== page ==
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We're in an interesting time socially and politically. Many people called it divided, but I would say that the divisions are just more visible now. Two, three, five years before, the type of conversations that are being held on race, class, religion, gender, culture would never have been a part of public discourse. Not because these issues weren't there, but because there was this idea that we were "past" these things as a society.
Obviously, that isn't the case. But something that I find most interesting, or actually, frustrating is the idea of both sides being valid. Or people that demand that we should respect both sides. On the surface, of course, this seems like a good thing. But so often, I feel as though it is just a way to ignore what the core problems are.
On the Fusion Network on Youtube, there is a video of a group of people discussing HB-2 in North Carolina. For those who don't know, this was the bill that would prevent transgender people from using the bathrooms of their preferred gender. Instead, they would be obligated to use the gender assigned to them at their birth.
Opinion vs. Lived Experience
I've watched the video over and over again. Each time, I've witnessed Calvin, a trans-man, grow increasingly frustrated. The tension builds so high until he actually breaks down in laughter at the sheer absurdity of the arguments being made. While Calvin and Candis, the other transgender person at the meeting, shared their personal experiences, the two conservatives gave straw man arguments about how people—namely children—were at risk if people just choose a restroom at random.
Meanwhile, Candis, who I believe is a professional activist, was clear to keep reassuring those on the other side that they were nice people. She added that she was sure that they didn't mean any harm. But she said, underneath Steve a conservative radio host speaking over her, but they were being harmful.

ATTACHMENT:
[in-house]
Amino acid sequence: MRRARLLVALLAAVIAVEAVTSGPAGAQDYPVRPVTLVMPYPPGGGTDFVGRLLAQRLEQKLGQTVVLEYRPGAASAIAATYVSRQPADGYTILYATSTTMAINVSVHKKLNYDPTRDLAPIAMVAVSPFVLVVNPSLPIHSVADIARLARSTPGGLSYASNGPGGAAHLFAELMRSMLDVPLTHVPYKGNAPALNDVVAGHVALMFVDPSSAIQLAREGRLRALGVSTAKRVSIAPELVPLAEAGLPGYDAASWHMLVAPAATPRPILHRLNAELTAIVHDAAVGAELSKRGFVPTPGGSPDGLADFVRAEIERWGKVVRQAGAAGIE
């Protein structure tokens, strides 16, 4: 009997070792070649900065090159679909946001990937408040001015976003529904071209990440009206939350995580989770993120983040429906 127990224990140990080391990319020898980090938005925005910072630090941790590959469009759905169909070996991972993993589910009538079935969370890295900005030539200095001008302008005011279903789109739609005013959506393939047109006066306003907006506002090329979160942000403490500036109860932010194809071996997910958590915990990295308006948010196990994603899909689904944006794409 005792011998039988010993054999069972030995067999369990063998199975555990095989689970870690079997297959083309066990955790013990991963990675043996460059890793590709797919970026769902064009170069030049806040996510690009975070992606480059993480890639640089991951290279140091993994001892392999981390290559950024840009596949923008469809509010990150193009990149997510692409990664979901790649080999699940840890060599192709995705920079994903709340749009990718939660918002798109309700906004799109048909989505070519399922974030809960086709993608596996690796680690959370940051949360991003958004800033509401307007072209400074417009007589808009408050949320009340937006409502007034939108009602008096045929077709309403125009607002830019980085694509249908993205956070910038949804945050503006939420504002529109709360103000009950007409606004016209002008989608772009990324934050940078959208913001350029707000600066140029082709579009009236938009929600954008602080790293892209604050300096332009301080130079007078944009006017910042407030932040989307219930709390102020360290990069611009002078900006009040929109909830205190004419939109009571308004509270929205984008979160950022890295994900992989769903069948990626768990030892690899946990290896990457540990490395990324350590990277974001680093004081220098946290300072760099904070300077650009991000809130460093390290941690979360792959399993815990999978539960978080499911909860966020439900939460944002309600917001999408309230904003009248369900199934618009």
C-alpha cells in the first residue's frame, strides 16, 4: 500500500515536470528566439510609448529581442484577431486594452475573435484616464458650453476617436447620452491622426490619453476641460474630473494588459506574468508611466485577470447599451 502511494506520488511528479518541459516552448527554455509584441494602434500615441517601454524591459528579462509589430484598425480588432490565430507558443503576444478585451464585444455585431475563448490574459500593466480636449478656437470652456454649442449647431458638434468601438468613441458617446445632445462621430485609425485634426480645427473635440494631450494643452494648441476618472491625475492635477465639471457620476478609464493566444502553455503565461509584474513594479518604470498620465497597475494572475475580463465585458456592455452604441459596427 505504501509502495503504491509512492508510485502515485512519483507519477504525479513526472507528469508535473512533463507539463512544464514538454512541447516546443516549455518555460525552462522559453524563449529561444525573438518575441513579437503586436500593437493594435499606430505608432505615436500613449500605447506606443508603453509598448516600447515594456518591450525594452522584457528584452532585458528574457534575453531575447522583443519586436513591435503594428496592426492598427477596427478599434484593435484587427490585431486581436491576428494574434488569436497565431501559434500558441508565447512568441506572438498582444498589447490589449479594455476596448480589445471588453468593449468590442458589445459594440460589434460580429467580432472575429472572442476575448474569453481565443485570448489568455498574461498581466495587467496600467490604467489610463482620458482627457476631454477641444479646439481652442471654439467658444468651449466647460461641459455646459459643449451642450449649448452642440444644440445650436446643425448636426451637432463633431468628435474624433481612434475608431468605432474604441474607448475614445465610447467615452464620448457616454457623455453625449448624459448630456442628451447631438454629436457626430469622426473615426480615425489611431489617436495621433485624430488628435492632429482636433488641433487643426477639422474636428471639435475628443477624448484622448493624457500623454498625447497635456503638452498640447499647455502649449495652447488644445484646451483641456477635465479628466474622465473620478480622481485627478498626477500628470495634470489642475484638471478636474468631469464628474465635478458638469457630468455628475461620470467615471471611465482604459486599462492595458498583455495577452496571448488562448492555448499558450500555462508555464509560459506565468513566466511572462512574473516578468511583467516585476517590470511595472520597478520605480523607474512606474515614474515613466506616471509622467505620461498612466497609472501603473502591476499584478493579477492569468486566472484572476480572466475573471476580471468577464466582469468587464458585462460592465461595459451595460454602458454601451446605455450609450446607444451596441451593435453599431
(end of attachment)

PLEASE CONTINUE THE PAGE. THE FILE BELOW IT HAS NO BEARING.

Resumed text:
I watched this video again with my roommate at the time. He said he liked the video because it was fair, or balanced in its perspective. But keep in mind that we are both cis-gendered (non-trans) heterosexual people. Neither of us nor the conservatives would be affected by that bill or any other type of anti-LGBT legislation. And yet, we both feel as though we have a right to our opinions on the matter. But do we?
One common refrain children hear when they are growing up is that our feelings are valid. I, myself, have written volumes about the negative effects of having my feelings invalidated during my childhood caused a lot of harm. And I still don't dispute that.
But I still believe that some feelings, emotions, reactions can be misplaced. Especially in regards to circumstances and experiences that are outside of ourselves. And in those cases, maybe it is important to consider not only what you feel, but why you feel that way.
Quench Your Thirst
Let me give you an example. I watched a documentary a few years ago where a psychologist put a plastic cockroach into a cup of water. He explained that due to our Western views on hygiene, most people would no longer drink it after it was removed. We would know that the water wasn't contaminated, yet, our sense of disgust would supersede our logic. So, should we then question our feelings of disgust—especially if doing otherwise would leave us thirsty?
Though our emotions may be real, our perceptions can be anything but. As it stands, trans-people in bathrooms pose as much threat to anyone as plastic cockroaches in water. But if we keep allowing ourselves to make decisions based on our fear, ignorance, or self-righteousness, we may be denying someone a vital resource.
Maybe that person is us, maybe that person is a stranger whose life we don't fully understand. Either way, it seems that the right thing, the logical thing, the kind thing would be to drink the water. Or at the very least, let them use the bathroom.